Last week, Cisco Systems announced its Cius tablet. Weighing 1.15 lbs. with a 7-in. SVGA screen and powered by an Intel Atom processor and Google's Android OS version 2.2, the Cius is designed as part of a range of products for the enterprise that offer integrated solutions for every part of the network, including switches, cloud storage and collaboration tools.
Stories by Ryan Faas
Although it wasn't mentioned during Apple CEO Steve Jobs' keynote address Monday at WWDC, Apple launched an updated version of its Safari Web browser for Mac OS X 10.5.8 and 10.6.2 or higher, as well as Windows XP SP2 or higher, Vista, and Windows 7.
Apple's App Store approval process has always been a bit controversial because of the level of control the company holds over what types of applications are allowed in. Initially, there were concerns that Apple rejected apps because they duplicated functionality the company already offered or was planning to build into the iPhone OS -- not because the submitted apps wouldn't run according to the company's specifications.
If there's one thing Apple is good at, it's keeping the rest of world guessing about new products while generating more buzz than the New Orleans Saints making it to the Super Bowl for the first time. Even though the world knew Apple CEO Steve Jobs would unveil a tablet on Wednesday, the announcement created enough of a stir to take down Twitter briefly and slow Web traffic on a lot of sites.
When the iPhone was first launched in June 2007, it was generally panned by IT managers and systems administrators. It didn't support any encryption of user data, could not have any enforced security policies and offered no way to remotely wipe data if it were lost or stolen. At the time, a lot of companies weren't prepared to accept those security gaps. Perhaps more importantly, the iPhone didn't yet support any third-party applications or interact with most office suites.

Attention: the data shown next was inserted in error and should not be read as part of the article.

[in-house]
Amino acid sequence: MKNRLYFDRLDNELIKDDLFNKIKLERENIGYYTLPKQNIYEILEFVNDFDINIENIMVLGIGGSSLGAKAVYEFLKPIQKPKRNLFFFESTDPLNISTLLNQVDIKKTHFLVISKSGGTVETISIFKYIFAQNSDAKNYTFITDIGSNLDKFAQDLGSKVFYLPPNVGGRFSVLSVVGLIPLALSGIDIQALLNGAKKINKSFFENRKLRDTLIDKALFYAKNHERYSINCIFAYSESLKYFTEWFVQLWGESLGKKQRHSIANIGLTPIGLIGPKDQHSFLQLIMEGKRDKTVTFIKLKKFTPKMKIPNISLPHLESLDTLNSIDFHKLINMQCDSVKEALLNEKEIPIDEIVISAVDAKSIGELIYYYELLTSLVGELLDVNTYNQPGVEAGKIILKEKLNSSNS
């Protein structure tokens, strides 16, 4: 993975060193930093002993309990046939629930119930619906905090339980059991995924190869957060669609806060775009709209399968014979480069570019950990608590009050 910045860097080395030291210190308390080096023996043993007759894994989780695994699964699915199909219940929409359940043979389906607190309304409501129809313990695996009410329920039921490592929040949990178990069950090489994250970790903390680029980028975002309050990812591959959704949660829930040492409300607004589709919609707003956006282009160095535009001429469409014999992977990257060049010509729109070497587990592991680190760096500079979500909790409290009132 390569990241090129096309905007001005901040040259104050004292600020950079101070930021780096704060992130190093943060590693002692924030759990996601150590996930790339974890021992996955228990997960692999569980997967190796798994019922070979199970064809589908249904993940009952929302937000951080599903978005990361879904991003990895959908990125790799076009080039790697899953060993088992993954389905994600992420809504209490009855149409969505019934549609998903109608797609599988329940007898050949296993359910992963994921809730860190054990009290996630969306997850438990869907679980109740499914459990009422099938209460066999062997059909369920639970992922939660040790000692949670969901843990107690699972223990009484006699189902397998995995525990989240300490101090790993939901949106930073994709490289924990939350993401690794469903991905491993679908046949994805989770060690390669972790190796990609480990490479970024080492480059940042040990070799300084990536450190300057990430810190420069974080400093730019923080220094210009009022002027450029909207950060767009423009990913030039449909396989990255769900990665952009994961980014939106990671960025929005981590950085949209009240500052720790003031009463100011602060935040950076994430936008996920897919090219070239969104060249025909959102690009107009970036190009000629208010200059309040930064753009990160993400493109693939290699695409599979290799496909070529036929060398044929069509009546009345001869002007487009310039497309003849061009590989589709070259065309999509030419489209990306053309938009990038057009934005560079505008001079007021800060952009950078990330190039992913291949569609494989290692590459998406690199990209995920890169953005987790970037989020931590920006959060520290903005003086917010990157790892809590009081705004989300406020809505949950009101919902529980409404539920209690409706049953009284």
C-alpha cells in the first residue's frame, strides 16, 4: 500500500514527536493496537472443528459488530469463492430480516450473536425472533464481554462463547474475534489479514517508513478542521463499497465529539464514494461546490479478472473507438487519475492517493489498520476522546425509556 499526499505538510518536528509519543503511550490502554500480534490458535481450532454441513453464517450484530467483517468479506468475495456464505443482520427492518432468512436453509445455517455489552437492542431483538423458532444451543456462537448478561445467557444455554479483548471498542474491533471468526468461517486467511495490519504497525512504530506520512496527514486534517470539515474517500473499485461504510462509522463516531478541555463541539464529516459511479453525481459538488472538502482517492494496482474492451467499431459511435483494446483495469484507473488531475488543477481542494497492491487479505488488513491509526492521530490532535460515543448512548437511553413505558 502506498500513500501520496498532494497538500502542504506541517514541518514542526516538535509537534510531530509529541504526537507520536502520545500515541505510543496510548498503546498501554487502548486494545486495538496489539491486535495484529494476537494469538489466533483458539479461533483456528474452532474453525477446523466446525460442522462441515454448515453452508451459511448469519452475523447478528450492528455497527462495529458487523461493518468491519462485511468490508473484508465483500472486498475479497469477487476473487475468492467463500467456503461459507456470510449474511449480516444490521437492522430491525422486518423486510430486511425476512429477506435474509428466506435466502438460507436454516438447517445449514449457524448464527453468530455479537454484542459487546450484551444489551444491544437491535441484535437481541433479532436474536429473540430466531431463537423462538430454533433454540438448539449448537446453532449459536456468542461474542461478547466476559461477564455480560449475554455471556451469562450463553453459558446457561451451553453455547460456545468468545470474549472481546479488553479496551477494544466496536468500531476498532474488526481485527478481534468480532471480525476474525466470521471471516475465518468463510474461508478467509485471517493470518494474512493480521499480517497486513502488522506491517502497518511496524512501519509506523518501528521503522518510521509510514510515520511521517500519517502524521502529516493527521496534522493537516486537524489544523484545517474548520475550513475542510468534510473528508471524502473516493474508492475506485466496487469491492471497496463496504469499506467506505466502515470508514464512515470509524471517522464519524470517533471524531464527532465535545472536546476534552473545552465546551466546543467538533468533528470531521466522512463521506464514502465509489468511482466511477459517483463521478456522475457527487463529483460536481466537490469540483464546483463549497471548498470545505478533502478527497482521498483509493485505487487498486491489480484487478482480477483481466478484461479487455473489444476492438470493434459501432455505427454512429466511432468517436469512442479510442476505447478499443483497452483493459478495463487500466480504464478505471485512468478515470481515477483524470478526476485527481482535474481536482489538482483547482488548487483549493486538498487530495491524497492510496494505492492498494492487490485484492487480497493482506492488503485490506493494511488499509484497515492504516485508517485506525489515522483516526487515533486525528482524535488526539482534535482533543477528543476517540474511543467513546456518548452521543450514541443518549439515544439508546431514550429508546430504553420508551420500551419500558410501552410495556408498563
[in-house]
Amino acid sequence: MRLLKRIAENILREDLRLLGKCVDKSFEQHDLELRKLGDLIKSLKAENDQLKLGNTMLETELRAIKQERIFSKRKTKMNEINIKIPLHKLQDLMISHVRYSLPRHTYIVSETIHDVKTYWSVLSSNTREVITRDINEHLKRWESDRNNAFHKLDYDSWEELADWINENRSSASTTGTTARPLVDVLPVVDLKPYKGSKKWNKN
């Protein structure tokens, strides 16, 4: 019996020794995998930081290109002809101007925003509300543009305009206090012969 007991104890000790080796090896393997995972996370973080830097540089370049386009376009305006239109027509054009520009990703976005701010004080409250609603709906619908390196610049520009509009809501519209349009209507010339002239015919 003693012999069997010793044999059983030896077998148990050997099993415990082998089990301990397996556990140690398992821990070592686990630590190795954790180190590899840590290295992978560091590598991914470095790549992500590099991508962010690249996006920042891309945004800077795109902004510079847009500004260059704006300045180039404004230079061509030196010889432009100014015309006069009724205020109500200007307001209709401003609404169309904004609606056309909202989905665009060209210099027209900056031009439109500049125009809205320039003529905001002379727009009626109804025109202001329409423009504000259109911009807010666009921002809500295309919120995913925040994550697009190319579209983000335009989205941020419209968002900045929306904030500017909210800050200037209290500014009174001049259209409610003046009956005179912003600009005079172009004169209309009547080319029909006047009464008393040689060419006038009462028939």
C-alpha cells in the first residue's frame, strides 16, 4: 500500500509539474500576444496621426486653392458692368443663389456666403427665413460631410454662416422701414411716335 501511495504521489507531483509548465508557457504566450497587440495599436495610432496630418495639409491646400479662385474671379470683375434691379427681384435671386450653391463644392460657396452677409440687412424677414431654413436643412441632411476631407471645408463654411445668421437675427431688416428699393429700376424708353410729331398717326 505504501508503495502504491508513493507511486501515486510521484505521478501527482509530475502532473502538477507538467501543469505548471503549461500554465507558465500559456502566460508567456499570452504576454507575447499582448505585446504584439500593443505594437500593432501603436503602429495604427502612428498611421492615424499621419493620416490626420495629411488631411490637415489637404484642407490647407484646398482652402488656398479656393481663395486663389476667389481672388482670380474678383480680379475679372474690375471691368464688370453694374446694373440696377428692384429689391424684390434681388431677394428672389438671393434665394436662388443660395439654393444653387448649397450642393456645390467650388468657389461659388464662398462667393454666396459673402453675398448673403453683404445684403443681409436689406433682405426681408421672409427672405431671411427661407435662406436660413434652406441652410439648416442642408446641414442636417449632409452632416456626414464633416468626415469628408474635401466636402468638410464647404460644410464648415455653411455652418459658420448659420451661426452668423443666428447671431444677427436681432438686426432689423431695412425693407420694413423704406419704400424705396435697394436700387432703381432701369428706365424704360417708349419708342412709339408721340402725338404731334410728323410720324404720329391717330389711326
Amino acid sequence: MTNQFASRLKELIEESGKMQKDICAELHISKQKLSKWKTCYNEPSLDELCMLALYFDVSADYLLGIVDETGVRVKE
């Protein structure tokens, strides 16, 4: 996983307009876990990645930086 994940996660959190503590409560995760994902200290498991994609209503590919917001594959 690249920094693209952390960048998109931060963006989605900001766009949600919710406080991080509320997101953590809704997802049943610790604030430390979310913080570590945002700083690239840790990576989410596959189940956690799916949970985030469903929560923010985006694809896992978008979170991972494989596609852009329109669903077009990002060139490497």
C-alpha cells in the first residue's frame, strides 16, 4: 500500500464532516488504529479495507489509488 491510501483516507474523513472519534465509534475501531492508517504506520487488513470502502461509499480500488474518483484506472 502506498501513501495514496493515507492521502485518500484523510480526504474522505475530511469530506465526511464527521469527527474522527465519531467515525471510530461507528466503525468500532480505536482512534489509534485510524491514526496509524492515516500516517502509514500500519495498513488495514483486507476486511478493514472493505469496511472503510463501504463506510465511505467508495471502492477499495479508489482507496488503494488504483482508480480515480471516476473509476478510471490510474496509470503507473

I've worked with various versions of Apple's Mac OS X Server for nearly a decade now. Each new release has brought major advances to the company's server software in terms of overall features, performance and ease of administration. The most recent iteration, version 10.6 - a.k.a. Snow Leopard Server - is no exception.
One of the biggest points of confusion around Apple's newest version of Mac OS X is about whether it's really a 64-bit or a 32-bit operating system. Apple bills Snow Leopard as supporting 64-bit from top to bottom, while some industry watchers say it's not a true 64-bit OS. What gives?
In building Snow Leopard, the latest version of Mac OS X (version 10.6), Apple focused more on under-the-hood improvements to boost speed and stability than on adding new features. That contrasts with its predecessor, Leopard (Mac OS X 10.5), which added more than 300 new features when it was released two years ago.
Microsoft's recent "Laptop Hunters" ad campaign is centered on the idea that Macs are more expensive than PCs and that the cost of core business and productivity tools for the Mac add to that expense.
Remember the early days of PDAs? They revolutionized the concept of a planner by combining calendars, contacts and notes into a compact, easy-to-carry device that could be connected to and synced with your computer.
For about two hours on Monday, a big chunk of the technology world had its eyes focused on Apple's Worldwide Developers Conference (WWDC) in San Francisco. And even with CEO Steve Jobs out on medical leave, Apple's execs managed to wow the assembled crowd and the tech-centric folks watching from afar with a wave of hardware and software unveilings.
In the most recent update to its iPhoto application, Apple offered up a relatively noninformative description of the changes it had made: better "overall stability" and fixes for "minor issues in a number of areas, including Faces, Places, photo sharing, and slideshows."
One of IT's key roles is client management, which is all about defining or controlling many aspects of how users' computers function. This can include restricting access to specific applications or Web sites, configuring auto-update policies, securing various parts of the file system and setting various display preferences or log-in scripts. This is all done with an eye to easing PC setup and deployment, increasing security and ensuring compliance with internal policies or legal regulations.
Apple's iLife suite has long been a cornerstone of the company's "digital hub" strategy for organizing, managing and creatively using the array of digital media available today. In the latest version, iLife '09, the suite received major updates to almost all of its five applications. The only application that didn't gain any revolutionary new features was iDVD, Apple's tool for creating DVDs of movies and photos edited with the other iLife apps.
Apple's decision to offer a public beta of its new Safari 4 Web browser -- available for Mac OS X and Windows XP and Vista -- caught the tech world by surprise. Even more surprising are the number of innovative features it offers, including in-your-face browser interface advances, under-the-hood updates for notably speedy rendering performance, and open-standards compliance.